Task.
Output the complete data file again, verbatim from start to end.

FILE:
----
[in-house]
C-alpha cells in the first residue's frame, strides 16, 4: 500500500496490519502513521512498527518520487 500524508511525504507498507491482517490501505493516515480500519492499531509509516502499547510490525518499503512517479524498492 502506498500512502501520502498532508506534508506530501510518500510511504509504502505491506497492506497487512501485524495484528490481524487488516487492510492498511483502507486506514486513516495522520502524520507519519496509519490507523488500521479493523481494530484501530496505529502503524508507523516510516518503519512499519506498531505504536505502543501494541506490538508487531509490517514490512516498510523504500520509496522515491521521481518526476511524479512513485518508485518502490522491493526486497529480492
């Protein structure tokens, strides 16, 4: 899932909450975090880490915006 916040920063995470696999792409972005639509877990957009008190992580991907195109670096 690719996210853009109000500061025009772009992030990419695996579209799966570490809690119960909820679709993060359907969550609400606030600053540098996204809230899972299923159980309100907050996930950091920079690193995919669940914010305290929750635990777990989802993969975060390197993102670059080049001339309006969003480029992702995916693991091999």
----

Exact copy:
[in-house]
C-alpha cells in the first residue's frame, strides 16, 4: 500500500496490519502513521512498527518520487 500524508511525504507498507491482517490501505493516515480500519492499531509509516502499547510490525518499503512517479524498492 502506498500512502501520502498532508506534508506530501510518500510511504509504502505491506497492506497487512501485524495484528490481524487488516487492510492498511483502507486506514486513516495522520502524520507519519496509519490507523488500521479493523481494530484501530496505529502503524508507523516510516518503519512499519506498531505504536505502543501494541506490538508487531509490517514490512516498510523504500520509496522515491521521481518526476511524479512513485518508485518502490522491493526486497529480492
């Protein structure tokens, strides 16, 4: 899932909450975090880490915006 916040920063995470696999792409972005639509877990957009008190992580991907195109670096 690719996210853009109000500061025009772009992030990419695996579209799966570490809690119960909820679709993060359907969550609400606030600053540098996204809230899972299923159980309100907050996930950091920079690193995919669940914010305290929750635990777990989802993969975060390197993102670059080049001339309006969003480029992702995916693991091999």